There's now even more of a reason to eat like you live on the Mediterranean
An eating regimen that incorporates foods that are part of the Mediterranean diet just got even more confirmation that it may be good for your health.
In a study published Sunday in the European Heart Journal, researchers found that people with heart disease who ate more food associated with the Mediterranean diet - things like olive oil, fish, whole grains, and nuts - had fewer major heart problems than those who ate fewer of those foods.
To reach that conclusion, the researchers asked 15,000 people what they ate every day, and based on their responses ranked them as either more in line with a Mediterranean diet or a western one. The Mediterranean diet is modeled off of foods commonly eaten in countries on the Mediterranean Sea. It's typically high in fruits and vegetables, fish, and whole grains like whole wheat and brown rice. In contrast, a western diet is characterized as higher in refined grains, sugar, and deep fried foods.
Statistically speaking, people in the study who ate the most Mediterranean-style foods were also the least likely to experience severe heart problems like heart attacks, while people who ate the least of these foods were more likely to experience severe heart problems. However, the opposite conclusion could not be drawn for people with more western diets: People who ate the most western-style foods didn't necessarily have the most severe heart problems.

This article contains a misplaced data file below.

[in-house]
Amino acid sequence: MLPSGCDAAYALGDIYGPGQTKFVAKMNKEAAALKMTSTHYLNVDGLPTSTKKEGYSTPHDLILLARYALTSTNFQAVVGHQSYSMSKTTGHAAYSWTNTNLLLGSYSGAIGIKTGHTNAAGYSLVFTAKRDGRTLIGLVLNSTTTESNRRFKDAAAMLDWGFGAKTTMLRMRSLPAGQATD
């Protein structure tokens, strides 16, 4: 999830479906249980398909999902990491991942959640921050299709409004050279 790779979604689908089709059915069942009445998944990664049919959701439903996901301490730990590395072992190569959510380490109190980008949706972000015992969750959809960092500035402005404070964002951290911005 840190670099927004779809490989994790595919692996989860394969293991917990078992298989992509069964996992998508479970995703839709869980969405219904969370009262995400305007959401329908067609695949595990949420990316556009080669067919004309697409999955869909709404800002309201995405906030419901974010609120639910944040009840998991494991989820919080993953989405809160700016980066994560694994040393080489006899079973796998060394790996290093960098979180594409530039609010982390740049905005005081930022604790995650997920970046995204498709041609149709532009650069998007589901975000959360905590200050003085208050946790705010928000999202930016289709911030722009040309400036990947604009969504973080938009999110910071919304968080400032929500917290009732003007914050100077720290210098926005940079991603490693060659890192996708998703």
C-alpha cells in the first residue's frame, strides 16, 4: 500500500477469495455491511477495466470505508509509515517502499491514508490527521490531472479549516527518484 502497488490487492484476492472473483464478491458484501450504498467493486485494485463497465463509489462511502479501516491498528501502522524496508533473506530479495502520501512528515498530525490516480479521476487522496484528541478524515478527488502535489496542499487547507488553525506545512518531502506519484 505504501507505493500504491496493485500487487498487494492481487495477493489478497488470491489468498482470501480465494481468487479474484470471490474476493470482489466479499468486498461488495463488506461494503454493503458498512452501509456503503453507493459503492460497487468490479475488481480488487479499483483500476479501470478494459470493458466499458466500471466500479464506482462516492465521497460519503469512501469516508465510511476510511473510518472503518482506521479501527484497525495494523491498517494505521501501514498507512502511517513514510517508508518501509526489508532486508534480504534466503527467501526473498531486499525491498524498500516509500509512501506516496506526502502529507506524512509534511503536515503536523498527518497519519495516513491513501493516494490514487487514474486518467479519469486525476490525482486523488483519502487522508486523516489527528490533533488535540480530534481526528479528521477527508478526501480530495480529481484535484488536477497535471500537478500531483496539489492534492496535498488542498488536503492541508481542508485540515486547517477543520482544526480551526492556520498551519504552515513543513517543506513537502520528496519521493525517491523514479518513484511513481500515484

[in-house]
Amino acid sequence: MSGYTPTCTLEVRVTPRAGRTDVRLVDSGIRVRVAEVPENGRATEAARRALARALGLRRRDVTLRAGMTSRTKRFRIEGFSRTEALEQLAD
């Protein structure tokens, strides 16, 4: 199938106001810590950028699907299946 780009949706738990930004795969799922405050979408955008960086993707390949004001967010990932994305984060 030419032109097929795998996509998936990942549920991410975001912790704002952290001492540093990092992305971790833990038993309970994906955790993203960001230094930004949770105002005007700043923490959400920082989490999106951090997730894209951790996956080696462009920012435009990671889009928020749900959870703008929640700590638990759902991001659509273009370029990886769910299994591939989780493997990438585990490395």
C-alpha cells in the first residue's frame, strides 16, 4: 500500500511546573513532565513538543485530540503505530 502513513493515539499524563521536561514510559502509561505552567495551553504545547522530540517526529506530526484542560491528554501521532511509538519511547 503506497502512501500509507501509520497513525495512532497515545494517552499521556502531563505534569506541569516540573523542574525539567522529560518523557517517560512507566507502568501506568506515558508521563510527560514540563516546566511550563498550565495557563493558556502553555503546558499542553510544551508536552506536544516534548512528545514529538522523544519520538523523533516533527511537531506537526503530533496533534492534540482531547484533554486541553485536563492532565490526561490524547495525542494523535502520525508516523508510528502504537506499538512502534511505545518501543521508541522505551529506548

The researchers' findings suggest that if you want the most heart health benefits, it's best to try increasing your intake of Mediterranean-style foods rather than trying to avoid western ones.
Previous studies have also linked the Mediterranean diet with a reduced risk of heart disease and breast cancer and still others have suggested the diet could have some potential memory-related benefits.
The researchers who worked on the latest study pulled their data from a survey that was part of a drug trial investigating a compound called Darapladib. As part of the study, 15,000 people with coronary heart disease, a narrowing of the small blood vessels that supply blood and oxygen to the heart, responded to a survey about what they ate every day. (Of those participating, about 97% were on a special type of medication called a statin that aims to lower cholesterol.) Their responses were ranked based on how well they aligned with a Mediterranean diet.
Almost four years later, the same participants took a follow-up survey. Based on their responses, they found that those that most closely followed a Mediterranean diet had fewer "major adverse cardiovascular events," such as a stroke or a heart attack, than those who followed it less closely or had more of a western diet.
There are a few caveats to the study: Because it was self-reported, it's difficult to know if the people ate exactly what they said they did (portion sizes could vary, etc.). Plus, because it was recorded in a survey and not a daily food diary, the responses weren't as comprehensive as they could have been.